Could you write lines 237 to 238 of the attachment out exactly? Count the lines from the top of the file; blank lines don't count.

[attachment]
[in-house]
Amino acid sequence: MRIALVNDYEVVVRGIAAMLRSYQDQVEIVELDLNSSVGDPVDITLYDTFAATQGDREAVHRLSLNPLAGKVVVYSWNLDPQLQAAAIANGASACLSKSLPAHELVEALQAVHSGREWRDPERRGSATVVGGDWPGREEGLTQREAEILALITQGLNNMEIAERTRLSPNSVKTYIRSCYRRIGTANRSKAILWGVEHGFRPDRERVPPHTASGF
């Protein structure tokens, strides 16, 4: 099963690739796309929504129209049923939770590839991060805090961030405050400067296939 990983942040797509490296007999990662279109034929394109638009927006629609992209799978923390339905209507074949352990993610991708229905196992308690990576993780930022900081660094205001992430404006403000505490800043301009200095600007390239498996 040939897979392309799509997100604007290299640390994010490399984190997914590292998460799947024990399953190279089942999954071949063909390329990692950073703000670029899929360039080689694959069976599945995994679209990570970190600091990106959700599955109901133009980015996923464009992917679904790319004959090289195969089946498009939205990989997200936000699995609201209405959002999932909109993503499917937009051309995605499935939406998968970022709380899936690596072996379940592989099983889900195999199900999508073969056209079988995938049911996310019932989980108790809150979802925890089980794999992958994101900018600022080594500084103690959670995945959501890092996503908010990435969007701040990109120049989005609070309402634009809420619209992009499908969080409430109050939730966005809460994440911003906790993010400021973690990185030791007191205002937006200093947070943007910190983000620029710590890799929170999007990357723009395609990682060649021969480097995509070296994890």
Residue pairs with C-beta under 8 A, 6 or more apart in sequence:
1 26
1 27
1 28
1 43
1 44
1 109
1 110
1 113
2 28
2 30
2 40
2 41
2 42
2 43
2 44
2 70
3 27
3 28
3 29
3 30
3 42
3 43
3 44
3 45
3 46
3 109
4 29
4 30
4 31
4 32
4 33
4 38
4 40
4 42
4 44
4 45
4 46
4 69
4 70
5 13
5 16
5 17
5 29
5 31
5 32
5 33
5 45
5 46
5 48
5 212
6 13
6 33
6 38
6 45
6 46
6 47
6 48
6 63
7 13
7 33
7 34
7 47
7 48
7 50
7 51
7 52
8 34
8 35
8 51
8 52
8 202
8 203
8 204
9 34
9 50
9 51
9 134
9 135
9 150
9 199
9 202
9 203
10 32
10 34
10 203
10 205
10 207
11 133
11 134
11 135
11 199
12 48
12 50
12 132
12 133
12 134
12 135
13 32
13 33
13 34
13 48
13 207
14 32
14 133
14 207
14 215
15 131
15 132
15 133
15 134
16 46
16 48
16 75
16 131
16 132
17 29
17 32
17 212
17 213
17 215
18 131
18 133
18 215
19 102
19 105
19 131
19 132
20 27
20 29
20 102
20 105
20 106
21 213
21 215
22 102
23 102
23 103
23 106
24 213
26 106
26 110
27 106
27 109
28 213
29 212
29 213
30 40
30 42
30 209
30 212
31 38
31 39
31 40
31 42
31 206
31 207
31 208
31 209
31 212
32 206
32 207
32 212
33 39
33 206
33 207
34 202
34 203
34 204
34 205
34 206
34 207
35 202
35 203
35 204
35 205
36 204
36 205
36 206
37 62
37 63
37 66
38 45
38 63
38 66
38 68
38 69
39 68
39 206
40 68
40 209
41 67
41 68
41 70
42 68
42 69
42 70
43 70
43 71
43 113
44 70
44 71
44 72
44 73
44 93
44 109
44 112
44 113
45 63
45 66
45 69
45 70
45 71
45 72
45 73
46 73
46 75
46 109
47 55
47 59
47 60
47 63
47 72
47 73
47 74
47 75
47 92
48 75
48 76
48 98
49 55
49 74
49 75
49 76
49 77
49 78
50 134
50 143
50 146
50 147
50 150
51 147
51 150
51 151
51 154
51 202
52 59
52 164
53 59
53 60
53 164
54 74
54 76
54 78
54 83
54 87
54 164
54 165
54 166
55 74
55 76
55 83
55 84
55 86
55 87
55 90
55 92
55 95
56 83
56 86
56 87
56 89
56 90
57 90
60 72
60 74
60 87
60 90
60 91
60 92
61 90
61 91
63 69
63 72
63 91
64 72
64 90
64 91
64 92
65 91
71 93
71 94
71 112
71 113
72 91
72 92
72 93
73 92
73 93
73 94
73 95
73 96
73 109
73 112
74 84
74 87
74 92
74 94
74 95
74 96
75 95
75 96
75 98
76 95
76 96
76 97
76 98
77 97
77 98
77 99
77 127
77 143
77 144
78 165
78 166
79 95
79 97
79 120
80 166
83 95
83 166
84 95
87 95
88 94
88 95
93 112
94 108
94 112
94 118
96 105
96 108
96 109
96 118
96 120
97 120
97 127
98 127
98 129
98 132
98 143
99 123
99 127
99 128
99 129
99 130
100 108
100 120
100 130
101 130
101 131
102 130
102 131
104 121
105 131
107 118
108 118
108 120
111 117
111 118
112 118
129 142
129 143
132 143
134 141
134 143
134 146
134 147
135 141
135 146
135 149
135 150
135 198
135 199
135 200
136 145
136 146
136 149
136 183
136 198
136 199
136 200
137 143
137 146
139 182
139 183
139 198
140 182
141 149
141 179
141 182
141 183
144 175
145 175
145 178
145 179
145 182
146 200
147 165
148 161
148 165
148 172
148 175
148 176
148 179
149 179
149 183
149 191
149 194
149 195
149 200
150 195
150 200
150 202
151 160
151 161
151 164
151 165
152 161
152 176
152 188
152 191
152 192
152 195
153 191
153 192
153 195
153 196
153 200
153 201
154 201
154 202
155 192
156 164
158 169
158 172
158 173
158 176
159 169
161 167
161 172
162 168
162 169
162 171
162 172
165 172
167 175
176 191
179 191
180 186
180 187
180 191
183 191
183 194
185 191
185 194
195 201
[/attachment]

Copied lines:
49 76
49 77